The author of the article on Solar titled Cost Of Defecting From The Grid is a mistaken. It only affects people who are on the grid. It is an economic subsidy problem and should not affect prepping directly. What was happening is that the utilities were forced to buy solar energy at retail, whether they wanted it or not. If you were charged (for example) $0.15/kWh, the utility would have to pay you the same if your meter ran backward. This caused too many people to install solar systems not because they were worried about the grid going down (some don’t even have batteries to store for cloudy days or nights), but because they could finance it easily with the very low interest rates, and be guaranteed an income [and tax breaks] that would pay off the installations. They installed huge systems, more than they ever could use themselves. As I recall one provider was even selling “free” systems because they could pocket the money. But the utilities themselves had sunk costs and can only exist by making a profit on energy, e.g. their costs are $0.12/kWh to sell at $0.15. So what is ending – and many predicted this – is the huge subsidy and payment for anything you can generate over your own needs.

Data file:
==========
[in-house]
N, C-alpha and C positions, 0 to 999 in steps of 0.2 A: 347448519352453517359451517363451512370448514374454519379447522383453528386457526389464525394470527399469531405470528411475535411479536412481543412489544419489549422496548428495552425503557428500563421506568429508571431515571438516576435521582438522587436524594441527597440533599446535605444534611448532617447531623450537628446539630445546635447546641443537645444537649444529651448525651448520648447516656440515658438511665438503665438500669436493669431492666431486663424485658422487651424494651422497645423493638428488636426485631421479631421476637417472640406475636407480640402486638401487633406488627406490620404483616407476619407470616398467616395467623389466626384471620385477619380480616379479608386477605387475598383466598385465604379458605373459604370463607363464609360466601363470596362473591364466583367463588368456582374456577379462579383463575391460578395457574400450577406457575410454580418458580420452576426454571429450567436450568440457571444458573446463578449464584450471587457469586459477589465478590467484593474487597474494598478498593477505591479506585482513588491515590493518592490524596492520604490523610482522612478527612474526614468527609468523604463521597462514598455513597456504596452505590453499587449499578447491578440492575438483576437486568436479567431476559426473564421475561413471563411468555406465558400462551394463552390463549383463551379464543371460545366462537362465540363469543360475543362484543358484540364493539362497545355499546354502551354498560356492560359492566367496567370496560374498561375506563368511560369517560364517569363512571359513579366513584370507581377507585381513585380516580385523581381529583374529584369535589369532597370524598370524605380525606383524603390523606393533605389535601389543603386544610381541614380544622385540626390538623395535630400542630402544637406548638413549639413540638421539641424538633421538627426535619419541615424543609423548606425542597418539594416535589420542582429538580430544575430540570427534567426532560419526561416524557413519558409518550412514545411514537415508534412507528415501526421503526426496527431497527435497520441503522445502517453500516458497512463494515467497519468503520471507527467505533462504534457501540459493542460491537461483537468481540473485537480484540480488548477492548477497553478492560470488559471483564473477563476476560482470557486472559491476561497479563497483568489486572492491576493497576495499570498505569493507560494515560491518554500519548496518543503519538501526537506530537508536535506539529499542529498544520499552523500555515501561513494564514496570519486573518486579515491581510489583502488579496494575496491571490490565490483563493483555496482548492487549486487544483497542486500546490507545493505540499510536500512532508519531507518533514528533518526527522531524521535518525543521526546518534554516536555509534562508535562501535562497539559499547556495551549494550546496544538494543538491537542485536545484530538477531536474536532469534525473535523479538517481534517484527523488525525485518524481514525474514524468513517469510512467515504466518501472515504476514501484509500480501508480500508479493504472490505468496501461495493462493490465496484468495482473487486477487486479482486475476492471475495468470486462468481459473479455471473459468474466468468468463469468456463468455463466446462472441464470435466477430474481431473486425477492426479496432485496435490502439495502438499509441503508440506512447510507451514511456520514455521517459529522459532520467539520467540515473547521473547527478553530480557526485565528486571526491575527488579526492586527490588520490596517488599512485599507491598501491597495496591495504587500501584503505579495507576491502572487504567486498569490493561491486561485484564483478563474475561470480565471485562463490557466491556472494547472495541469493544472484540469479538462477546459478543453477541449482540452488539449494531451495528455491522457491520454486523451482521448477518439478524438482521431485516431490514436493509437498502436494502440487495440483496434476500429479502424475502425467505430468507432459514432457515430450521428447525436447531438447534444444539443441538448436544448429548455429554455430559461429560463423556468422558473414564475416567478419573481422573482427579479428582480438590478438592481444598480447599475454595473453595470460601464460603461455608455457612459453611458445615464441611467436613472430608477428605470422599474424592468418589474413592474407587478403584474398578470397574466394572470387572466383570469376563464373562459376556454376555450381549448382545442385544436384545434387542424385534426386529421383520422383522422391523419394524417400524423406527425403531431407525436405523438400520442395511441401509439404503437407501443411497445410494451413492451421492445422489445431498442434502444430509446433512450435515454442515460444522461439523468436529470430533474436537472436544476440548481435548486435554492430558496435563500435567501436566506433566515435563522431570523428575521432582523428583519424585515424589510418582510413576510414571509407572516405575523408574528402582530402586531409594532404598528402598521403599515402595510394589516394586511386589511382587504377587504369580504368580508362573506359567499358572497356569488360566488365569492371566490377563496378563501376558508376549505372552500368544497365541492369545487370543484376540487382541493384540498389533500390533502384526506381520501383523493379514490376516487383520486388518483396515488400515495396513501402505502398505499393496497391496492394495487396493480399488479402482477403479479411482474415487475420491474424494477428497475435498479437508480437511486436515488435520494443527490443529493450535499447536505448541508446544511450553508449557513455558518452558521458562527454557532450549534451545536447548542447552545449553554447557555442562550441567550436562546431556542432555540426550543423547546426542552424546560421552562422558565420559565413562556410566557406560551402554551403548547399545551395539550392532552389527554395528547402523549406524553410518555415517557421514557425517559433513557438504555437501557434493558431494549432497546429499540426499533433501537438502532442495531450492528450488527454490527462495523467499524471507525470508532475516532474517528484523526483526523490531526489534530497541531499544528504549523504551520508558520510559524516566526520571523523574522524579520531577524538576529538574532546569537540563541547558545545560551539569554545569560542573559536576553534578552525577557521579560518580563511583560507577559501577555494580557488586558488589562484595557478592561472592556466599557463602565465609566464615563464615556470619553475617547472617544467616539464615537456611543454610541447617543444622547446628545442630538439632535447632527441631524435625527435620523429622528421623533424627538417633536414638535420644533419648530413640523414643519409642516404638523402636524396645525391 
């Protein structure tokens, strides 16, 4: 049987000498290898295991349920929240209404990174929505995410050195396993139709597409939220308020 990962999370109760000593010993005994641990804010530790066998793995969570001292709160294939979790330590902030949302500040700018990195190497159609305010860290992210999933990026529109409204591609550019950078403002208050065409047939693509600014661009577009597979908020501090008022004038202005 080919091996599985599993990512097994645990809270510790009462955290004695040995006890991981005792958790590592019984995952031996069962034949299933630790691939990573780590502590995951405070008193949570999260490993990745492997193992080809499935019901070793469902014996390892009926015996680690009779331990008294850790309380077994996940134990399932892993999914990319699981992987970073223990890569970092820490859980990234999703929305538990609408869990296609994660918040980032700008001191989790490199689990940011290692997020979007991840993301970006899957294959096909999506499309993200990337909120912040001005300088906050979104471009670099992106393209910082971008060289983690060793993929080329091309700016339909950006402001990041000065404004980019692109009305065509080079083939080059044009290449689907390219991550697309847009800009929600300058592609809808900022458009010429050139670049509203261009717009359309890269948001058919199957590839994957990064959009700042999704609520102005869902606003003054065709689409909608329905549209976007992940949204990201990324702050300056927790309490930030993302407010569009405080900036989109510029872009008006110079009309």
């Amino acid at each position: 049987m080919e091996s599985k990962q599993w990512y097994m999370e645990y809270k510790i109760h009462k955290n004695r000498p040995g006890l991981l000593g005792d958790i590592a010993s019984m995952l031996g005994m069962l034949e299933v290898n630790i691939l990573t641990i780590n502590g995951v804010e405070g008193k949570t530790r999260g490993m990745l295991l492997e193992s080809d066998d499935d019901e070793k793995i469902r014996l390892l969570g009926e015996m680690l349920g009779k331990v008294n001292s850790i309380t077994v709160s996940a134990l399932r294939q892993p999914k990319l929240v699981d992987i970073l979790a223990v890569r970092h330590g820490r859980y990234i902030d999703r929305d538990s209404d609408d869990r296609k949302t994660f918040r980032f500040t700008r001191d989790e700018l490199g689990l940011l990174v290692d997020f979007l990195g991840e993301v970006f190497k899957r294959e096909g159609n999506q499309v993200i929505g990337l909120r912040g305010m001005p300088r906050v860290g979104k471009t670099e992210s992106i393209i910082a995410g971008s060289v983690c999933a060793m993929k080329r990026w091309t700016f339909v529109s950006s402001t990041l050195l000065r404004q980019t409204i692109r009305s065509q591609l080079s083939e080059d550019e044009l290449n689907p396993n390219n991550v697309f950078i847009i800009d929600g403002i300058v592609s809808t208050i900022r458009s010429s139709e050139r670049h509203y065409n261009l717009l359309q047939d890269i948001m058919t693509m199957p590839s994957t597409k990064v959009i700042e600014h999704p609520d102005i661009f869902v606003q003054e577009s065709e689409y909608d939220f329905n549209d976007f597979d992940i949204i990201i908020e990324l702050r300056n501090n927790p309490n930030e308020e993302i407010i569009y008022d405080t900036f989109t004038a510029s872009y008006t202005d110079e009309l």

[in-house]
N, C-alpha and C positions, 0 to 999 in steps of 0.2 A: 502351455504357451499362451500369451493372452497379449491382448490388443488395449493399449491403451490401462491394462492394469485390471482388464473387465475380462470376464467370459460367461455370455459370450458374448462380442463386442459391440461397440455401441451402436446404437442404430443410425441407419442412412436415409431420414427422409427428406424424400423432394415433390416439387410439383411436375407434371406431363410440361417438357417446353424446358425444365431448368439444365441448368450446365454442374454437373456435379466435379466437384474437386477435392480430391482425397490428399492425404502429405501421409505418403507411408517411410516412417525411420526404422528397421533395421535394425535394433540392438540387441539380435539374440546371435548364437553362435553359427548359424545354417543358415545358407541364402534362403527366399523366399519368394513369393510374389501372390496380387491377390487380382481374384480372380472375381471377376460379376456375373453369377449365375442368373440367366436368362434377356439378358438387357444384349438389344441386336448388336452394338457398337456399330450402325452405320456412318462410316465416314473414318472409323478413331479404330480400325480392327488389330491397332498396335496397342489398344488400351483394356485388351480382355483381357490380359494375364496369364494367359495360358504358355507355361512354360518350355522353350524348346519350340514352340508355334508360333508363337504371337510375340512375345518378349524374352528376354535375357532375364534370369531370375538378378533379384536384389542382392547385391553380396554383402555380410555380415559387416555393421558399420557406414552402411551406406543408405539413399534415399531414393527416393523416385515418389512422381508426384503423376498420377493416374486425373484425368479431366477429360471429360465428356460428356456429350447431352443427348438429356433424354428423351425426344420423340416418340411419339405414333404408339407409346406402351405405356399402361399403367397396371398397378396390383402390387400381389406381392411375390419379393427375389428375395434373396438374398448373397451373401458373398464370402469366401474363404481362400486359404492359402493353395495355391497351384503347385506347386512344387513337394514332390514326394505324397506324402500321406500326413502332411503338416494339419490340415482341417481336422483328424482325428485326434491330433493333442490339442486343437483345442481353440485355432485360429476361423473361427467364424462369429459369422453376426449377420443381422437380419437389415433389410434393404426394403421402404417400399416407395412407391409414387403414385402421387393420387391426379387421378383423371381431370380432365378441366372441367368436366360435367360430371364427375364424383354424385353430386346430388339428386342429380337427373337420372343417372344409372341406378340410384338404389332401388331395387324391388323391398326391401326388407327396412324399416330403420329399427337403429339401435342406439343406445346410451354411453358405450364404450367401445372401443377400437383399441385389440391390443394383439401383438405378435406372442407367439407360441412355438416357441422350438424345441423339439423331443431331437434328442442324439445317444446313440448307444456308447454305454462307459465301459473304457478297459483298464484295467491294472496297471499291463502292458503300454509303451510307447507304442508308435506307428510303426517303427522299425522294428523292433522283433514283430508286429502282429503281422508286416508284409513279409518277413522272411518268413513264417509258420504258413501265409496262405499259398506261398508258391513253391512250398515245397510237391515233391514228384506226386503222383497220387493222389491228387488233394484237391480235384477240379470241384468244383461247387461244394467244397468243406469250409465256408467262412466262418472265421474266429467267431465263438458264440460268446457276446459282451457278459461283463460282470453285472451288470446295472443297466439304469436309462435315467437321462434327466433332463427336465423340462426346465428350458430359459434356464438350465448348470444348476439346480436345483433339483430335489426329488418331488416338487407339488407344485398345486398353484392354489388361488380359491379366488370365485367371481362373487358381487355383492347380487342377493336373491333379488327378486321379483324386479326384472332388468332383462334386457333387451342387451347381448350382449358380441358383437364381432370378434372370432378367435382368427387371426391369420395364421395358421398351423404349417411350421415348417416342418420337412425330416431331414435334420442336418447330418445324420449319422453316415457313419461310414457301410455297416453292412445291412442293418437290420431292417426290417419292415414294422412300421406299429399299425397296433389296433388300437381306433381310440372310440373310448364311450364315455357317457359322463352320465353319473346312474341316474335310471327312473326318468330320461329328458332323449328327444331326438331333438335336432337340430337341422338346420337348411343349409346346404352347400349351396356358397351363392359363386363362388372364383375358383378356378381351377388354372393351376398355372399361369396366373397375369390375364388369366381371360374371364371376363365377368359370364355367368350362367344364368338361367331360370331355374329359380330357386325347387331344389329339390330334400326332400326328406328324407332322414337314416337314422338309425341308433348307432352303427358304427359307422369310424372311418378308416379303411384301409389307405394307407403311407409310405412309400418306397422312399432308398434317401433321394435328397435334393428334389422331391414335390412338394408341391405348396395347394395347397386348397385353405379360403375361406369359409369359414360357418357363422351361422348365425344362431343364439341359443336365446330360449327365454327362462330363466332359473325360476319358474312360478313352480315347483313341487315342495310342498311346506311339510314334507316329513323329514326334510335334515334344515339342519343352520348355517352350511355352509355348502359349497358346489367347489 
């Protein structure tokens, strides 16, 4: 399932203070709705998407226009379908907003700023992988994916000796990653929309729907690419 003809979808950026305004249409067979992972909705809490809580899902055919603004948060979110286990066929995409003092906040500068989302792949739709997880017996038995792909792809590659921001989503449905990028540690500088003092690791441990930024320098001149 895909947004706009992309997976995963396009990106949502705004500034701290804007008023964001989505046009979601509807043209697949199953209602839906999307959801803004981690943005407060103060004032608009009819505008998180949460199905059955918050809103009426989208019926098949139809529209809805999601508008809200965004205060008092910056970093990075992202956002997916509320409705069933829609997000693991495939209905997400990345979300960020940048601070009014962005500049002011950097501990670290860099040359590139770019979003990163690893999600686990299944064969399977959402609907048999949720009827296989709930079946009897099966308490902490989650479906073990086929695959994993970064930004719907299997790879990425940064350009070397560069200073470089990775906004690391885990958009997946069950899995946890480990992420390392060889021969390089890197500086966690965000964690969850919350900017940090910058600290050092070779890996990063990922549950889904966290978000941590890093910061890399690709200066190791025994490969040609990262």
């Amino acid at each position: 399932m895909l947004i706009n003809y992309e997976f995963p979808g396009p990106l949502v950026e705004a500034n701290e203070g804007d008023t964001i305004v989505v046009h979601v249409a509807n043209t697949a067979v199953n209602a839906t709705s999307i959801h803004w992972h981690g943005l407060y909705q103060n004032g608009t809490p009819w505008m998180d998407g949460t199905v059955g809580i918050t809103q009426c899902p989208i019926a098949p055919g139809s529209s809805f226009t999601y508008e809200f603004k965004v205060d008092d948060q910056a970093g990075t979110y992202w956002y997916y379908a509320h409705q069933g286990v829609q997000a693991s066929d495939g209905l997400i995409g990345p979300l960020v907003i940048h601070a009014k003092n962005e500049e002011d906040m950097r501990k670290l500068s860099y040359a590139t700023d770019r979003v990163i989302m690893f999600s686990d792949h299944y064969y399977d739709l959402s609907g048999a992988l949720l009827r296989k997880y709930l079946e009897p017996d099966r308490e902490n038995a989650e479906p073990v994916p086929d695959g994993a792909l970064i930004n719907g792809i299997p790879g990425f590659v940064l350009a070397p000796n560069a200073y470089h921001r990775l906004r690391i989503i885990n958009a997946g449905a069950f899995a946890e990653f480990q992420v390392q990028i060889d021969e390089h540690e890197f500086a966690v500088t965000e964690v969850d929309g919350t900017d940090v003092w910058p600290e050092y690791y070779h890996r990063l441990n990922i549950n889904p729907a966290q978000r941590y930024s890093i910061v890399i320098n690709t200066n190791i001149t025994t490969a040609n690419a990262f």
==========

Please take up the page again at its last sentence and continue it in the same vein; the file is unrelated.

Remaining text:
I have a solar power system, and my state has it so the utility doesn’t pay me for any extra, so at best I can pay nothing for the kilowatt-hours (my utility bill would just have infrastructure charges). My system is inexpensive and sized for my usage (and even portable!), but even my small system would take a decade or more to pay for itself just in utility bill savings. But the true purpose is as a backup to the grid if it goes down, not for income. So those considering a solar power system should do so to be independent of the grid, not make income from it. Also, depending on the regulations, right now electricity is very inexpensive, but it might triple if the EPA continues on its track. So a system sized for your own use might still be worth it if/when that happens, but the opposite might happen as well making it even less sense for non-emergencies. I even have a big battery charger and would use that to recharge my battery banks quickly instead of waiting for the PV panels to do the job in full sunlight. – T.Z.